Star Trek Fan Film Not Fair Use

by Scott M. Hervey
The IP Law Blog

Paramount and Star Trek Fan Film Producers Settle

The copyright infringement lawsuit between Star Trek fan film producer, Axanar Productions, and Paramount Pictures came to an end less than two weeks before trial.  The settlement was undoubtedly triggered by the court’s early January ruling that the fan fiction film, Prelude to Axanar, is not protected by fair use.

Prelude to Axanar is a documentary style short that tells the story of Garth of Izar,

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Federal Circuit Requires Standing to Appeal PTAB’s Final Decisions

by Jo Dale Carothers, Ph.D.
The IP Law Blog

Although arguably foreshadowed, some may be surprised to learn that a party with the right to challenge the validity of a patent at the United States Patent and Trademark Office (“USPTO”) may not have the right to appeal an unfavorable decision.  In Phigenix v. ImmunoGen, the Federal Circuit clarified that while there is no standing requirement to challenge a patent at the USPTO via an inter partes review (“IPR”), standing is required to appeal the Patent Trial and Appeal Board’s (“PTAB”) final decision to the Federal Circuit.

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COVERED BUSINESS METHODS PATENTS -- NOT SO BROAD!

by Audrey A. Millemann
The IP Law Blog

The Federal Circuit Court of Appeals has reminded the Patent Trial and Appeal Board of the U.S. Patent and Trademark Office in no uncertain terms that covered business method review has limits.  In Unwired Planet, LLC v. Google Inc., 841 F.3d 1376, 2016 U.S. App. LEXIS 20764 (November 21, 2016), the court held that the PTAB had improperly instituted covered business method (“CBM”) review of Unwired’s patent.  CBM review is a procedure enacted in the America Invents Act by which a business method patent can be challenged in the PTAB.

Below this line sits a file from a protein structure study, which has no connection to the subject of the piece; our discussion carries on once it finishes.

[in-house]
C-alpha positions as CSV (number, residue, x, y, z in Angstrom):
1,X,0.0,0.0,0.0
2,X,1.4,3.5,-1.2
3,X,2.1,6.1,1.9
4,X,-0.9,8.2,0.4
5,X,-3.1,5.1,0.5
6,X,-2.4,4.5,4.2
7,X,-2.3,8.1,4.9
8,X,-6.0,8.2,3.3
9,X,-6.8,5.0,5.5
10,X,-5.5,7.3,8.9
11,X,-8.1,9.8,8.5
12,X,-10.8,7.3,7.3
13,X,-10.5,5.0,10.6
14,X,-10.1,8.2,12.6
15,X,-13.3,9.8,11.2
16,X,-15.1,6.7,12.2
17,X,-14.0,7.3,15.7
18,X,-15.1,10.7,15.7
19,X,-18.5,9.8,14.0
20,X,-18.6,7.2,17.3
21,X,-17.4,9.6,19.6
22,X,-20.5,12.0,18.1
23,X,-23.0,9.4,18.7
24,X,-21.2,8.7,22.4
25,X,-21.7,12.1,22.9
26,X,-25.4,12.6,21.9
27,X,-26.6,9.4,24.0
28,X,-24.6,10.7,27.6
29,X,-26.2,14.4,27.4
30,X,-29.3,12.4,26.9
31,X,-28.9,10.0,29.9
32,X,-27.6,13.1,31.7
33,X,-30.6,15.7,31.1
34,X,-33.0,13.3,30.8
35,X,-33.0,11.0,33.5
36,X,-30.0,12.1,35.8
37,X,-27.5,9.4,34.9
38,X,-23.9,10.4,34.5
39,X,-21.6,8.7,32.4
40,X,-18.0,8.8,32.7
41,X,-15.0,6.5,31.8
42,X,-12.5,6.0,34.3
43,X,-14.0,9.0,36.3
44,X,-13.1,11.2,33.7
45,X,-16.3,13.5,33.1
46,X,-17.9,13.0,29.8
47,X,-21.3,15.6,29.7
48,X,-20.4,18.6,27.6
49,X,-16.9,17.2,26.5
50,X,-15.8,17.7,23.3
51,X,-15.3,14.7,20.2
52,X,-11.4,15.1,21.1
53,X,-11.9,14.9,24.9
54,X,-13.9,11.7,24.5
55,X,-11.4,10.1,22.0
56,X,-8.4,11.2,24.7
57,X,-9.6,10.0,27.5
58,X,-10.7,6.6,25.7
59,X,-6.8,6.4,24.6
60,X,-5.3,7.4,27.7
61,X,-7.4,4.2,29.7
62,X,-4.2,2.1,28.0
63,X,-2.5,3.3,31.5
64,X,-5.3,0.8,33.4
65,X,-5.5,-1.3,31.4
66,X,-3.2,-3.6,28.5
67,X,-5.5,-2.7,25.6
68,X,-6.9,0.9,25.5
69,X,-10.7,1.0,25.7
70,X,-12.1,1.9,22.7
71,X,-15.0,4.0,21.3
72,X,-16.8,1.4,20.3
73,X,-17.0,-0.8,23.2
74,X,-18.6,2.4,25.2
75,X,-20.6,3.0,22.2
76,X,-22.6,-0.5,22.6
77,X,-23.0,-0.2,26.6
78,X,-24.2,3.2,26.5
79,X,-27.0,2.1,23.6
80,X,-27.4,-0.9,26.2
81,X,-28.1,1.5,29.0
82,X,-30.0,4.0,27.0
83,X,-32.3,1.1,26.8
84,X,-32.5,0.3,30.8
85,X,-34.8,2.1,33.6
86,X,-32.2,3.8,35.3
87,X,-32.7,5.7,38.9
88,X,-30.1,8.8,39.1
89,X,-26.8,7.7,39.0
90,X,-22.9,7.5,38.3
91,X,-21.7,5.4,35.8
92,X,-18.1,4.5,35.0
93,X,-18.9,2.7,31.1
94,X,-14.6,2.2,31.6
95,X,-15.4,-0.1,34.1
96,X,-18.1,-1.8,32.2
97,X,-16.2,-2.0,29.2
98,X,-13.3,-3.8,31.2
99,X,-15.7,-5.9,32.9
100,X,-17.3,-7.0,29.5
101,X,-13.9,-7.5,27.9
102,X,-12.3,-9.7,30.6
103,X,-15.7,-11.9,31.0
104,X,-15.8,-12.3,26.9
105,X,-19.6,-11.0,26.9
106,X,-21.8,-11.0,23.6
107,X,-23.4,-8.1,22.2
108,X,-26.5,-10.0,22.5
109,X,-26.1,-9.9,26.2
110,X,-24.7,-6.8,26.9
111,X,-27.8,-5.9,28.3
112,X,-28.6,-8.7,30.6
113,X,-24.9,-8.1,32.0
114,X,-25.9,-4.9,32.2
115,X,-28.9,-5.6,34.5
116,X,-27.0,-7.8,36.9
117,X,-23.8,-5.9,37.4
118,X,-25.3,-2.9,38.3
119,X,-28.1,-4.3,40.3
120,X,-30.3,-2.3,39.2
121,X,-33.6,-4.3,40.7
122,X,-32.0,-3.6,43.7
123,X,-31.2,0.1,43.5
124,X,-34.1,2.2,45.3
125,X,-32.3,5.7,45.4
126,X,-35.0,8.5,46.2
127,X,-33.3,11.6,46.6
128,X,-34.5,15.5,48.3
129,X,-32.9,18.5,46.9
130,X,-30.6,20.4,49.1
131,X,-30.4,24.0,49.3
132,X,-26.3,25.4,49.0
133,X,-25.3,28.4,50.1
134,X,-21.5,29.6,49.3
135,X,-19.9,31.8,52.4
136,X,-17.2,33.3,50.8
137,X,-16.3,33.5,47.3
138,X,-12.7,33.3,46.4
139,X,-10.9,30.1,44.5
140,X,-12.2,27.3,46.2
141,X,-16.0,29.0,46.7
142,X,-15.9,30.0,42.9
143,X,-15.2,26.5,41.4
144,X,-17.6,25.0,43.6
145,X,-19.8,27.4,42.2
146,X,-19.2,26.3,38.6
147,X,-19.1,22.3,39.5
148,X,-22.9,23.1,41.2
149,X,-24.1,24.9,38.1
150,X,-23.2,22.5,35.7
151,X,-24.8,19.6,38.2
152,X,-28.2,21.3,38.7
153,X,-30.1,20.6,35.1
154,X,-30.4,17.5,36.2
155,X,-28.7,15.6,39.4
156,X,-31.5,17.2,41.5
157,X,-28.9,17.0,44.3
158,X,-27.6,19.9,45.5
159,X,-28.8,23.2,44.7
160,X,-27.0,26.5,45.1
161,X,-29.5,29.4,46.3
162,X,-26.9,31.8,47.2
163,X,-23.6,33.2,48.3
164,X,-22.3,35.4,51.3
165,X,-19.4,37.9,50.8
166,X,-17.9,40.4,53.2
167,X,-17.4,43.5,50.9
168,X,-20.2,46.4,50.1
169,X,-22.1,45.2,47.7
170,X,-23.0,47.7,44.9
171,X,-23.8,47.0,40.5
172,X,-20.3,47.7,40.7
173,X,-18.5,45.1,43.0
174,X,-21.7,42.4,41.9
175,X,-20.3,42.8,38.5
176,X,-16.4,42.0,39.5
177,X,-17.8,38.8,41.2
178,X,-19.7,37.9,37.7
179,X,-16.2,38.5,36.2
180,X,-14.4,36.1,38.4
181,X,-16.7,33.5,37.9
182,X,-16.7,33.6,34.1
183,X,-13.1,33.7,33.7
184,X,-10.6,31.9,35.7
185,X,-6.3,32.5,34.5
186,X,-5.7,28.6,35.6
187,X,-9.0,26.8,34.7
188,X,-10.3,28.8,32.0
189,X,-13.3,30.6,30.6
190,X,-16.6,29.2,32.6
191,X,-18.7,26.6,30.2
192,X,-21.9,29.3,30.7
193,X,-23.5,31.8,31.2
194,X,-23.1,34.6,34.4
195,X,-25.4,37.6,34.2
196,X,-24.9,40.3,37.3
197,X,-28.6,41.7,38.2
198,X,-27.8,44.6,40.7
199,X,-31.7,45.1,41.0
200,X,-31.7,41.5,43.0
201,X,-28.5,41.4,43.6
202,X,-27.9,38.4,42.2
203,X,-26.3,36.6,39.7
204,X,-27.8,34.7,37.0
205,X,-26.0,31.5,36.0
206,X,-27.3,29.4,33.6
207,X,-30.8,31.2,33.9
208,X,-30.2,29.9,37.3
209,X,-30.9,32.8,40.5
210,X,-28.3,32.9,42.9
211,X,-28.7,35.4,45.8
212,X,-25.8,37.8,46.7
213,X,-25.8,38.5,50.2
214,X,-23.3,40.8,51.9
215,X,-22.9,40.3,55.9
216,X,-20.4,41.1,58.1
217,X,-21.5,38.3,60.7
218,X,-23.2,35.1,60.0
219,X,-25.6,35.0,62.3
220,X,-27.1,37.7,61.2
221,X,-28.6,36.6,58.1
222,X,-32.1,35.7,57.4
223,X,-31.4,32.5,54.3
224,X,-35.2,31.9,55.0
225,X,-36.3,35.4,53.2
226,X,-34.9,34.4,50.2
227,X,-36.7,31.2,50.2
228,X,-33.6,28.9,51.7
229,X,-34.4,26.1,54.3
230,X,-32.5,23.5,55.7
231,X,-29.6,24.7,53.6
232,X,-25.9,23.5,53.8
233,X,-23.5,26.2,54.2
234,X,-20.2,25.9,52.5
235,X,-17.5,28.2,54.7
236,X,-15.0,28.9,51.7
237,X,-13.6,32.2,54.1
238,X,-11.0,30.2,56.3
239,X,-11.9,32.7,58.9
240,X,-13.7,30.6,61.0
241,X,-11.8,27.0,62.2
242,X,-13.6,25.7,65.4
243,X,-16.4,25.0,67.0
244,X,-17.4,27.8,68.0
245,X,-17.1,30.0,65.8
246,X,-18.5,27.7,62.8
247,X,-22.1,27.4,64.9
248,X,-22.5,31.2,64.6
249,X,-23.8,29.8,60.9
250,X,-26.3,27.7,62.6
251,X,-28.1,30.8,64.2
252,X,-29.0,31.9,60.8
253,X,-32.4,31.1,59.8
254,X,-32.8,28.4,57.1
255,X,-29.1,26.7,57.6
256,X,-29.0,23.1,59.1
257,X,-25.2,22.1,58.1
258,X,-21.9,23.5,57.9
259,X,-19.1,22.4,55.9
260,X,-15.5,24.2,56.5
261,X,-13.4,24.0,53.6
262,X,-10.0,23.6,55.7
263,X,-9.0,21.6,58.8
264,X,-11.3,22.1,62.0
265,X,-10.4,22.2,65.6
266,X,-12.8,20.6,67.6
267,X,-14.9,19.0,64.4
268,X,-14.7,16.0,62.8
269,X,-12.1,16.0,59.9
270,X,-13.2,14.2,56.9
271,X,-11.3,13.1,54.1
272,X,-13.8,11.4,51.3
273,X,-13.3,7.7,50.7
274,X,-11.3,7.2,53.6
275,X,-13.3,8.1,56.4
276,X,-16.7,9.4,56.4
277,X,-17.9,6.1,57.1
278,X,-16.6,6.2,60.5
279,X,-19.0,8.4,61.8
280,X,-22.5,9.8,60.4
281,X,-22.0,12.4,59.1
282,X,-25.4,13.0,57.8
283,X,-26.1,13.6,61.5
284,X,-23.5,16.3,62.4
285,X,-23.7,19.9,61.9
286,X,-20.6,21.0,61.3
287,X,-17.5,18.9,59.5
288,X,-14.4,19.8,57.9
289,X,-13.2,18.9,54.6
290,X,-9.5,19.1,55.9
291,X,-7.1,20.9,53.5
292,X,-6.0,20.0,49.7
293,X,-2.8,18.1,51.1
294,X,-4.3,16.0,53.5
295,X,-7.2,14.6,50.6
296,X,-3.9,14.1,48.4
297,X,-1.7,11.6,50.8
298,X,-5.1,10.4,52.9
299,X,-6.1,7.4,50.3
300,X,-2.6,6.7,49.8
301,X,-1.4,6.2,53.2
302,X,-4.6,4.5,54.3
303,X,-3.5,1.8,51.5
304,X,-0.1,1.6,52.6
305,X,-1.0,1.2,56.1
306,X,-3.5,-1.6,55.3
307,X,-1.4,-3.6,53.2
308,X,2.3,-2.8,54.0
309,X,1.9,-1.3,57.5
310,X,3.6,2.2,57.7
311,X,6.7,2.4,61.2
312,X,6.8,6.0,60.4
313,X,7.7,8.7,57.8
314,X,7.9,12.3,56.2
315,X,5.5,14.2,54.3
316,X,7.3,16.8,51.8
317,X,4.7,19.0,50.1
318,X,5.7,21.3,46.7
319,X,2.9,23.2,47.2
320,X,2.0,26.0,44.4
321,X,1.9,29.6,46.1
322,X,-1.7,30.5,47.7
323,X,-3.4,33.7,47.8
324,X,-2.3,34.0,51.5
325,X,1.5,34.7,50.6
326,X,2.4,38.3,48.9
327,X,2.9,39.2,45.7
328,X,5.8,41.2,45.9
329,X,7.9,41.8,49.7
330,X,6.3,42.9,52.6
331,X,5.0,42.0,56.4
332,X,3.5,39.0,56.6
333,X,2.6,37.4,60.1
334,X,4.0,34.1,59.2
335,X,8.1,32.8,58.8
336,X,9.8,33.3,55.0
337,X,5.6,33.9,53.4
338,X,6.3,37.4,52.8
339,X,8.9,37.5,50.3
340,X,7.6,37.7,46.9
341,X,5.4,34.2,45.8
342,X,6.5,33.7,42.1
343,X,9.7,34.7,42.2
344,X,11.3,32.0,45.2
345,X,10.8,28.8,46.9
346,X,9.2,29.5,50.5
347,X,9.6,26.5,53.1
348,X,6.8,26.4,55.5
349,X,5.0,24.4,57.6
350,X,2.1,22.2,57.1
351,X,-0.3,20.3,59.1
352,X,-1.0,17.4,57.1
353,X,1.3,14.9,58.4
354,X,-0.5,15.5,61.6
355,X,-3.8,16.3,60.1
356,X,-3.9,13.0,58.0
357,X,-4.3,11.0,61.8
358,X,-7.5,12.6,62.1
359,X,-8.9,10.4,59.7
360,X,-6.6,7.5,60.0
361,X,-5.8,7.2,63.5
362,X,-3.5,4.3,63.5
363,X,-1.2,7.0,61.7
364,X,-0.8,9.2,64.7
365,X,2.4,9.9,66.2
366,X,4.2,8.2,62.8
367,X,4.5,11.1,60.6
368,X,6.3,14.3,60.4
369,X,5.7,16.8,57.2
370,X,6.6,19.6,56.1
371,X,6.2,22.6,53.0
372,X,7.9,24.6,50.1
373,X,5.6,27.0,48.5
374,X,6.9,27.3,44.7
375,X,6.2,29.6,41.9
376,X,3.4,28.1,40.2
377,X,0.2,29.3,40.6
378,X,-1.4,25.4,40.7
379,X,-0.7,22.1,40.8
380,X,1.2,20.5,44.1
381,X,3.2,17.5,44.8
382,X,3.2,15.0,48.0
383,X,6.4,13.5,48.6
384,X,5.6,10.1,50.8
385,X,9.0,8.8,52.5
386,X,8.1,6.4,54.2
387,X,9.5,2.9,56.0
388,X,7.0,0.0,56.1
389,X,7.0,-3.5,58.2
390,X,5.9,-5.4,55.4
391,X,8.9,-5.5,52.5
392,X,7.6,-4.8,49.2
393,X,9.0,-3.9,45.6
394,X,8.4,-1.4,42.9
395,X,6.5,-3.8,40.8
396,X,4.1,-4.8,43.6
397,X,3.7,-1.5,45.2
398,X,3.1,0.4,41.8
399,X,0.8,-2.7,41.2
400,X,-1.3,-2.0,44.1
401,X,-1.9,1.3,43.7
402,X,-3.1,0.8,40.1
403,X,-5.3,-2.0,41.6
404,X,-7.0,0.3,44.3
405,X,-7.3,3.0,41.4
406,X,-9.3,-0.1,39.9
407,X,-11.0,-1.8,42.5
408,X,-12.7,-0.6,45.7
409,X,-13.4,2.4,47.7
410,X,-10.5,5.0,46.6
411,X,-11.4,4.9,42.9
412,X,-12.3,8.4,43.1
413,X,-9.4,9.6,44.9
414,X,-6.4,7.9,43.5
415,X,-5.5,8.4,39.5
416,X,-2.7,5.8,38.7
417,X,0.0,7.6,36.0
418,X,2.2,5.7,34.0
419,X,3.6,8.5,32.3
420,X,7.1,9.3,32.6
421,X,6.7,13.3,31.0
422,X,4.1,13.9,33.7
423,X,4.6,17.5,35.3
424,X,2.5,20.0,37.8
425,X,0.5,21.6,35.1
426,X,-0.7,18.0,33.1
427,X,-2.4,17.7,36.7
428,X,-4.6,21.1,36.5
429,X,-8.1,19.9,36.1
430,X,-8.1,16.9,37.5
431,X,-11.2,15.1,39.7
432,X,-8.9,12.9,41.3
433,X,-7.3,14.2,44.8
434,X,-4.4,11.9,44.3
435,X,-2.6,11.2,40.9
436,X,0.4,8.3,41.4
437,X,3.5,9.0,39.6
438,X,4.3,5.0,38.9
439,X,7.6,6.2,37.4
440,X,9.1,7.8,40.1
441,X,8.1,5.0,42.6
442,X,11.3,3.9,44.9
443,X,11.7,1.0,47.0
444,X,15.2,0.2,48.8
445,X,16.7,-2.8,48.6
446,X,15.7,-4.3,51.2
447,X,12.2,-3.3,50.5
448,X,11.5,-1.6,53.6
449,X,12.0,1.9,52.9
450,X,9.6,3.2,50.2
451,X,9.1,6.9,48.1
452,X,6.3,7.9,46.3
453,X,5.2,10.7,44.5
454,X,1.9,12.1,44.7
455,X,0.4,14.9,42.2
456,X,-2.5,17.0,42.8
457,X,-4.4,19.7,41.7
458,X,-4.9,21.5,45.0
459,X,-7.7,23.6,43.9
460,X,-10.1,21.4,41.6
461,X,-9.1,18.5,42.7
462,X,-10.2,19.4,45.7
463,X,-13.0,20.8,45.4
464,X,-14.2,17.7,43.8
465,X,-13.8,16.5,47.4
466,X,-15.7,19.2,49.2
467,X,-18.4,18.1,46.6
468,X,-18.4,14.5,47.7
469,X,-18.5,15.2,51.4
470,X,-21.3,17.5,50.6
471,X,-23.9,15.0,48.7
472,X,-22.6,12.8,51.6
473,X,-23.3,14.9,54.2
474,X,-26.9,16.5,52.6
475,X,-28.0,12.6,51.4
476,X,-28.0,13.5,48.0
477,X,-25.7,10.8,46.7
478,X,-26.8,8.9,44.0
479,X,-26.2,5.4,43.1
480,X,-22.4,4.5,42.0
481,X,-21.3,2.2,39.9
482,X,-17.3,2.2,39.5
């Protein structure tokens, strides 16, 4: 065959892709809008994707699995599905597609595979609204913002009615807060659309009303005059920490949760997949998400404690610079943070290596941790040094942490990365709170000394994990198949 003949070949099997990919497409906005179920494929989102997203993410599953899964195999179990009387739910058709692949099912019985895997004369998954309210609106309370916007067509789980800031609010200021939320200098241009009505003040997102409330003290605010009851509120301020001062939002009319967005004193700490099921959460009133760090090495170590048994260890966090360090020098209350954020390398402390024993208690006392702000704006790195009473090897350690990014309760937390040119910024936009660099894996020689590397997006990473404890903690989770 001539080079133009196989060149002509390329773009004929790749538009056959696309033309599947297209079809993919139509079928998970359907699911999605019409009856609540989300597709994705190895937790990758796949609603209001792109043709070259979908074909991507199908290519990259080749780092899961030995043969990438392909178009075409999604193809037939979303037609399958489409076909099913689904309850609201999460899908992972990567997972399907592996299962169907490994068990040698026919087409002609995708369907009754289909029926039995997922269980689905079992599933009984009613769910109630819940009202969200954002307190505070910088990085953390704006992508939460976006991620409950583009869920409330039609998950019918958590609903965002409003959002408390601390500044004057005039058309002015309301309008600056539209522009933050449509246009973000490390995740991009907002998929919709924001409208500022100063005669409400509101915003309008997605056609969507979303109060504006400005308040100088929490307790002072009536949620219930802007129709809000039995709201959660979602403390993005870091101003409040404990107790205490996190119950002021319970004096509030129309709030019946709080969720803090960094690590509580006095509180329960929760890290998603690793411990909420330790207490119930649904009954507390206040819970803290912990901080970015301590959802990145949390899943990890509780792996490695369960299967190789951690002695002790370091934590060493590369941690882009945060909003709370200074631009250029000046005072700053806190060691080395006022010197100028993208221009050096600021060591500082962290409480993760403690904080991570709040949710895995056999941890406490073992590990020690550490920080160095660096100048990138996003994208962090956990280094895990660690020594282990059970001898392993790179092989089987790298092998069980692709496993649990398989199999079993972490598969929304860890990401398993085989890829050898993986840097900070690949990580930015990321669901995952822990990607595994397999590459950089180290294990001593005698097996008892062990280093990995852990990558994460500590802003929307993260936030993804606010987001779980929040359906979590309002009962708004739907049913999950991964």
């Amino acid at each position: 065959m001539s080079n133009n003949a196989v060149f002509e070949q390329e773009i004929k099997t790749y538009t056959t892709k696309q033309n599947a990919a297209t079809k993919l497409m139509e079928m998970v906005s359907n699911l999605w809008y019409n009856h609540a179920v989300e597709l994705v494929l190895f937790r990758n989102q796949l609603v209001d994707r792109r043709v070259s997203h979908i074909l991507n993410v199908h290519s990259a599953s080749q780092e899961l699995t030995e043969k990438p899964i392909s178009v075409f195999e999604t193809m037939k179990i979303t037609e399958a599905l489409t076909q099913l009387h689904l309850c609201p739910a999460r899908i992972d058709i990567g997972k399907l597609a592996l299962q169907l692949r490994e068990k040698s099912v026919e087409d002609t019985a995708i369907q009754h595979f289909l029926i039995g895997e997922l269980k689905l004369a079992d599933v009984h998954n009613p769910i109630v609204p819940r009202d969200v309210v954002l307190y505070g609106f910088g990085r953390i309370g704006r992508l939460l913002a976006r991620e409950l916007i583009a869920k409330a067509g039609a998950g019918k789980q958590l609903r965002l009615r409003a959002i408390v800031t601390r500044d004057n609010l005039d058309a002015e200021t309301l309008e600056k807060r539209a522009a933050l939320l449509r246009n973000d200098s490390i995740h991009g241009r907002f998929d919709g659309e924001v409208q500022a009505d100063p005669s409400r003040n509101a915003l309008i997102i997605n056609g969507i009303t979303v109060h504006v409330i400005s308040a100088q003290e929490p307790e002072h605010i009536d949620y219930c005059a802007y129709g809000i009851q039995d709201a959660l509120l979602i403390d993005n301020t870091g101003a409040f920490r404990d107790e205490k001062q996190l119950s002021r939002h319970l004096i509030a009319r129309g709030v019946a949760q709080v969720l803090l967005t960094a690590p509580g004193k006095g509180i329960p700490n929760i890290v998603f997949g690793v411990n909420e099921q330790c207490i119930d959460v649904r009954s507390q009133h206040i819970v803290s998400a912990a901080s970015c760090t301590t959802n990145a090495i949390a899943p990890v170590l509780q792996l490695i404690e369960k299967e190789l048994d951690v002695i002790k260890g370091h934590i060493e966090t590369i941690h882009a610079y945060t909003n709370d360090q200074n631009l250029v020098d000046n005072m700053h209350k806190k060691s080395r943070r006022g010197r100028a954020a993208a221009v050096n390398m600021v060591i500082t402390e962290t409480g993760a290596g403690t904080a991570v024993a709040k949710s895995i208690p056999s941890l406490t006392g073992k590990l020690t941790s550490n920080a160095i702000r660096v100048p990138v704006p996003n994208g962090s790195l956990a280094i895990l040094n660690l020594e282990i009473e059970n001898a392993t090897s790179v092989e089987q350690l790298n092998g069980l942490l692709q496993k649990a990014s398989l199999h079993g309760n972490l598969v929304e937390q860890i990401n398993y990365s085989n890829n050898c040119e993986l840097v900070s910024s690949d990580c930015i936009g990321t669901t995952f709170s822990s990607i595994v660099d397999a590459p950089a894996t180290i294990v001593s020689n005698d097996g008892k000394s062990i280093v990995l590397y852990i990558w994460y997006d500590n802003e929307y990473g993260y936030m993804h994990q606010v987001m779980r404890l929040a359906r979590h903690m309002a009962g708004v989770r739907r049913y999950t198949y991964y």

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“It’s In The Game” - Proof Issues In Software Copyright Infringement Cases

by James Kachmar
The IP Law Blog

A recent Ninth Circuit decision in Antonick v. Electronic Arts, Inc. (filed Nov. 22, 2016), shows some of the proof issues that a plaintiff may encounter in prosecuting claims for copyright infringement in connection with software.  A jury found in favor of plaintiff’s claims of infringement; however, the trial court granted the defendant’s motion for judgment as a matter of law because plaintiff had not offered the “source code” for the software games at issue into evidence during the trial.

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Law Firm Survives Disqualification Motion in Florida Patent Infringement Lawsuit

by Eric Caligiuri
The IP Law Blog

In Lanard Toys Limited v. Toys “R” Us, Inc. et al, 3-15-cv-00849 (FLMD December 16, 2016, Order) (Barksdale, MJ), a patent infringement matter in Florida District Court, the court denied defendants’ motion to disqualify plaintiff’s new counsel for simultaneously representing defendant in an unrelated case.  Four months after lawyers with Gordon & Rees Scully Mansukhani LLP (“Gordon & Rees”) began representation of Lanard Toys Limited (“Lanard”) against Toys “R” Us-Delaware, Inc. (“TRU”),